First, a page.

SUGAR LAND, Texas (HedgeWorld.com)–Veras Investment Partners was identified as a mutual fund market timer involved with Fred Alger Management & Co. Inc. executive James P. Connelly, who was arrested, convicted and barred from the industry for his actions related to mutual fund market timing.
And given the size of the timing program at Alger, it’s probable that other hedge funds were involved, based on a statement and complaint from New York State Attorney General Eliot Spitzer and the U.S. Securities and Exchange Commission. Other hedge funds already involved with Mr. Spitzer’s broad investigation include Canary Capital Partners LLC, Secaucus, N.J., which paid a US$40 million in restitution , and Millennium Partners LP, New York, where a former trader pled guilty to violating N.Y. state law and agreed to be barred from the industry Previous HedgeWorld Story.
The complaint notes that Fred Alger’s timing program peaked this year with 12 companies timing mutual fund trades in a process that began in the mid 1990s, according to the two. Fred Alger’s US$80 million in timing capability at Fred Alger represented less than half the US$200 million peak size of the program, according to the complaint.
The names of other firms or individuals timing with Fred Alger was not immediately available from Mr. Spitzer’s office in Albany.
Fred Alger is cooperating with the two and ordered an independent review by the law firm Dorsey & Whitney, New York. Dorsey Senior Partner Zachary Carter is working with Deloitte & Touche LLP on the review, according to a Fred Alger statement.
Mr. Spitzer and the SEC said hedge fund firm Veras was a counterparty to mutual fund trading arrangements that Mr. Connelly, former vice chairman and chief mutual fund officer at Fred Alger, allegedly tried to conceal from Mr. Spitzer’s office.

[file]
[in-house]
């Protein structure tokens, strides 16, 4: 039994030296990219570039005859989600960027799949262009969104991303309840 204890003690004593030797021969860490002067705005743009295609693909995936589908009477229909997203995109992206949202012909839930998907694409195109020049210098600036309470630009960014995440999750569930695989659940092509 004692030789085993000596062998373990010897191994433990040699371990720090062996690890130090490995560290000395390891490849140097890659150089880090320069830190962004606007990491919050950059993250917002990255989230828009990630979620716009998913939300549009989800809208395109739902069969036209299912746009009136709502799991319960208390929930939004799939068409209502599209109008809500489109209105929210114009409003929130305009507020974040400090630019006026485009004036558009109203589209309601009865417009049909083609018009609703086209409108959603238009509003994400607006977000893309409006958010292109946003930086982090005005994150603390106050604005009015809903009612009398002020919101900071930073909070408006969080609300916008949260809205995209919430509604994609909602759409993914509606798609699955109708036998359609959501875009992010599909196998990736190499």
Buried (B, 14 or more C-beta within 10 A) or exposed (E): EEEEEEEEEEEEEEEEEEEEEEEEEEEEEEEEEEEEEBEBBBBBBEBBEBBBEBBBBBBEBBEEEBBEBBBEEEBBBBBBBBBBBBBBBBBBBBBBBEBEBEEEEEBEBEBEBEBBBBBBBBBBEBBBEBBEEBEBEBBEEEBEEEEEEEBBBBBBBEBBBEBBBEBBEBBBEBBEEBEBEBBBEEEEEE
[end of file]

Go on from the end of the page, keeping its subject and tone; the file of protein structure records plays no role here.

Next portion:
Veras confirmed through its attorney, Akin Gimp Strauss Hauser & Feld LLP, New York, that both the N.Y. Attorney General and the SEC had subpoenaed the firm but declined to say anything beyond that. Veras is owned by James McBride and Kevin Larsen, who started the firm in 2001, according to a Texas regulatory filing.
Mr. Spitzer and the SEC noted in their complaint that, “beginning Sept. 3, 2003, [Mr.] Connelly began deceiving his own firm’s lawyers to prevent them from identifying and producing documents” that would answer a New York state subpoena. Mr. Connelly was trying to conceal trading arrangement with Veras, according to the statement.
The complaint notes that in February, Connelly traded a US$10 million investment in an Alger small capitalization fund from Veras for giving Veras the ability to time trades of US$50 million in that very fund. Then in July, Veras received another US$30 million in capacity in exchange for an additional US$12 million investment in the fund.
Mr. Connelly pled guilty to the crime of “Tampering with Physical Evidence,” a felony punishable by up to four years in state prison, according to the statement. He was ordered to pay a penalty of US$400,000 and was barred from the investment industry.
Mr. Spitzer and the SEC said that Fred Alger Management reported allegations of tampering late last week and has cooperated in the investigation.
Fred Alger manages more than US$10 billion.